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The Link Between Sicilian and Arabic Cuisine

I love to learn about the history of food- how ingredients crossed the ocean traveled long distances along the Silk Road or made their way from one distant culture to another from empirical expansion or conquest. They are fascinating instances of cultural exchange and a fascination with new flavors, textures and the healing power of culinary delights that people have discovered along the way. It really gives pause when you think about how incredible it is that certain foods have reached our tables in the form of traditional recipes and fusion food. 

Siracusa, Sicily | Photo Courtesy of Francesca Mignosa

 That’s why I reached out to my cousin, Francesca Mignosa, an expert on the Sicilian way of life and author of the recently published book,  My Sicily: Life in the Cusp of the Mediterranean Sea. She grew up on the island of our grandparents, great-grandparents and ancestors before them. When she moved to the U.S. in the mid 1990′s, she began to reflect back on the beauty of the food, the culture, the art and history of a place she calls home and now shares that with others through her lectures and guided tours of Sicily each summer.  In this post, I asked her to talk about my fascination with the Sicilian connection to Arabic food and culture, and this is what she wrote…

Francesca at the Sicilian Festival in San Diego | Photo Courtesy of Francesca Mignosa

Sicily was an Arab Emirate from 827-1091.  During this time, three Arab dynasties ruled:  the Aghabids, the Fatimids and the Kalbids.  The Arabs were referred to as Saracens {which also encompassed Spanish Muslims}.  Advanced thinking, intellectuals, geographers and scholars from the Arab world filled Sicilian royal and noble palaces.  We owe to the Arabs innovative improvements – almost monumental – in the fields of science, engineering, architecture, cuisine, language, spirituality and also to the demeanor of Sicilians today.  To be a Sicilian, in fact, means partially, to be an Arab.

Cover of My Sicily by Francesca Mignosa | Photo Courtesy of Francesca Mignosa

My Sicily Cover in PDF

Though Islam met the already existing and established Christian communities in the territory, they also surprisingly found a number of Jews.  It is not uncommon the surprise and sense of awe that many tourists will experience in Palermo – when walking inside a church that simultaneously hosts a Byzantine Orthodox altar on the left side, a Jewish Synagogue on the right and a Mosque in the lower level.  I find this to be an extraordinary example of religious tolerance and interfaith dialogue.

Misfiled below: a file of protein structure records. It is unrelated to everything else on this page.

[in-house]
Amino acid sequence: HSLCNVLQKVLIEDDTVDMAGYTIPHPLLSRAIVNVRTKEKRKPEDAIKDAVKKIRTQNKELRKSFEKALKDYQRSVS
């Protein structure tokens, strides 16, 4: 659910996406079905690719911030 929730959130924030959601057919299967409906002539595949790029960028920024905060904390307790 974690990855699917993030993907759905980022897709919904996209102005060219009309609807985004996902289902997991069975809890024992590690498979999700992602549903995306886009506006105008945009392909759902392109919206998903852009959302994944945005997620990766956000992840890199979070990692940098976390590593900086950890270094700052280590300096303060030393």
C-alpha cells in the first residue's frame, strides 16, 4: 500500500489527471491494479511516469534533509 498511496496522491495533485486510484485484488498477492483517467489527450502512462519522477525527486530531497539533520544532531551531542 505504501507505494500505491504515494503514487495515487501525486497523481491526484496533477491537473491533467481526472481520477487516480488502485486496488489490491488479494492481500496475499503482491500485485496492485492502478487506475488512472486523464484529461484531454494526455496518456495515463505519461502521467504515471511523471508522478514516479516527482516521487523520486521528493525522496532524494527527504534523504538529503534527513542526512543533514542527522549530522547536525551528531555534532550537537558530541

Palermo | Photo Courtesy of Francesca MIgnosa

Today, our tables still present an opulence of Arabic influences - I would like to highlight a few key ingredients that make up the DNA of Sicilian-Arabic traditional and emerging cuisine {listed in Italian with their English or Arabic counterpart}:

-Pistacchio {fustuq in Arabic}
-Carrubo {cherub}
-Agrumi {citrus fruits}
-Canna da Zucchero {sugar cane}
-Riso {rice}
-Cous-cous {cuscusu in Arabic}
-Melanzane {eggplants}
-Spinaci {spinach}
-Carciofi {artichokes}
-Spezie {spices}

*Cous-cous is primarily eaten on the Western coast of Sicily – specifically in the cities of Trapani, Palermo, San Vito Lo Capo, Castellamare del Golfo.  The main condiment is seafood.  It is also in San Vito Lo Capo that every September the famed “Cous-Cous Festival of Sicily” takes place. In the area of Agrigento {southern Sicily} we also find a sweeter cous-cous eaten as dessert.

*Cassata – probably Sicily’s most renowned pastry internationally – originated from the Arabs who made a sweet cheese dessert drizzled with honey {miele in Italian}.  Linguistically, the word comes from the Arabic “qashatah“.

*La pasticceria siciliana {Sicilian pastries} renowned across the globe owes some of its key methods and ingredients to the Arabs also:  syrups, candid fruits, honey, giuggiulena {sesame seeds}, mennuli {Sicilian for almonds} are a few of the numerous imported.

My Sicily by Francesca Mignosa

Francesca V. Mignosa is the Author of “My Sicily: Life in the Cusp of the Mediterranean Sea” (2012).  To follow Francesca’s book tour, read her reflections on Sicily, the Sicilian and Sicilian-American culture, visit her blog: http://francescamignosa.wordpress.com   or follow her Facebook :  Francesca V. Mignosa – Author of My Sicily.  You may also email Francesca at mignosafrancesca@gmail.com   Books can be purchased on her blog ($25.00).

Francesca MIgnosa | Photo Courtesy of Francesca Mignosa

3 comments

  1. That is awesome and something I never thought of. Crazy how the world is so connected.

  2. This is wonderful; thank you for pointing out this author and her work; my mother visited Sicily and had told me about the Arab influence there and ever since I had been wanting to visit as well. What a fascinating article.

  3. Very interesting blog. Thank you. Of course there is a link between the Arab world and Sicily, and many “food” exchanges. I have a recipe for Sicilian “cuscusu alla trapanese” in my book, Couscous: Fresh and Flavorful Contemporary Recipes.”

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